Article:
OBJECTIVE: A major challenge to understanding barriers to abortion is that those individuals most affected may never reach an abortion provider, making the full impact of restrictive policies difficult to measure. The Google Ads Abortion Access Study used a novel method to recruit individuals much earlier in the abortion-seeking process. We aimed to understand how state-level abortion policies and Medicaid coverage of abortion influence individuals' ability to obtain wanted abortions. METHODS: We employed a stratified sampling design to recruit a national cohort from all 50 states searching Google for abortion care. Participants completed online baseline and 4-week follow-up surveys. The primary independent variables were: 1) state policy environment and 2) state coverage of abortion for people with Medicaid. We developed multivariable multinomial mixed effects models to estimate the associations between each state-level independent variable and pregnancy outcome. RESULTS: Of the 874 participants with follow-up data, 48% had had an abortion, 32% were still seeking an abortion, and 20% were planning to continue their pregnancies at 4 weeks follow-up. Individuals in restricted access states had significantly higher odds of planning to continue the pregnancy at follow-up than participants in protected access states (aOR = 1.70, 95% CI = 1.08, 2.70). Individuals in states that do not provide coverage of abortion for people with Medicaid had significantly higher odds of still seeking an abortion at follow-up (aOR = 1.80, 95% CI = 1.24, 2.60). Individuals living in states without Medicaid coverage were significantly more likely to report that having to gather money to pay for travel expenses or for the abortion was a barrier to care. CONCLUSIONS: Restrictive state-level abortion policies are associated with not having an abortion at all and lack of coverage for abortion is associated with prolonged abortion seeking. Medicaid coverage of abortion appears critical to ensuring that all people who want abortions can obtain them.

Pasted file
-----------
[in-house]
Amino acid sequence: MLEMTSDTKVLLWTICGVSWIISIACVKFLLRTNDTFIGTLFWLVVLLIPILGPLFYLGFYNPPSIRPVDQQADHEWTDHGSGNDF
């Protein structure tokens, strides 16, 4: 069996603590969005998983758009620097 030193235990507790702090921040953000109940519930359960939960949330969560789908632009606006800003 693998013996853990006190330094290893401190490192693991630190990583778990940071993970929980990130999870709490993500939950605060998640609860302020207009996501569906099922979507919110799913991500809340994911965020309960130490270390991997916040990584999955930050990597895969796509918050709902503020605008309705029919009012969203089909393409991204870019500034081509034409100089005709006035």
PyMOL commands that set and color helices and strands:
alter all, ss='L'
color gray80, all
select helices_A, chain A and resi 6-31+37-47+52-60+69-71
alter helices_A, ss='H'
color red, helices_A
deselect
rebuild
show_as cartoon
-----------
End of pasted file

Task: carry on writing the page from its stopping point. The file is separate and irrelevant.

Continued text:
Assuntos
Aborto Induzido , Medicaid , Publicidade , Estudos de Coortes , Feminino , Humanos , Políticas , Gravidez , Resultado da Gravidez , Estados Unidos
16.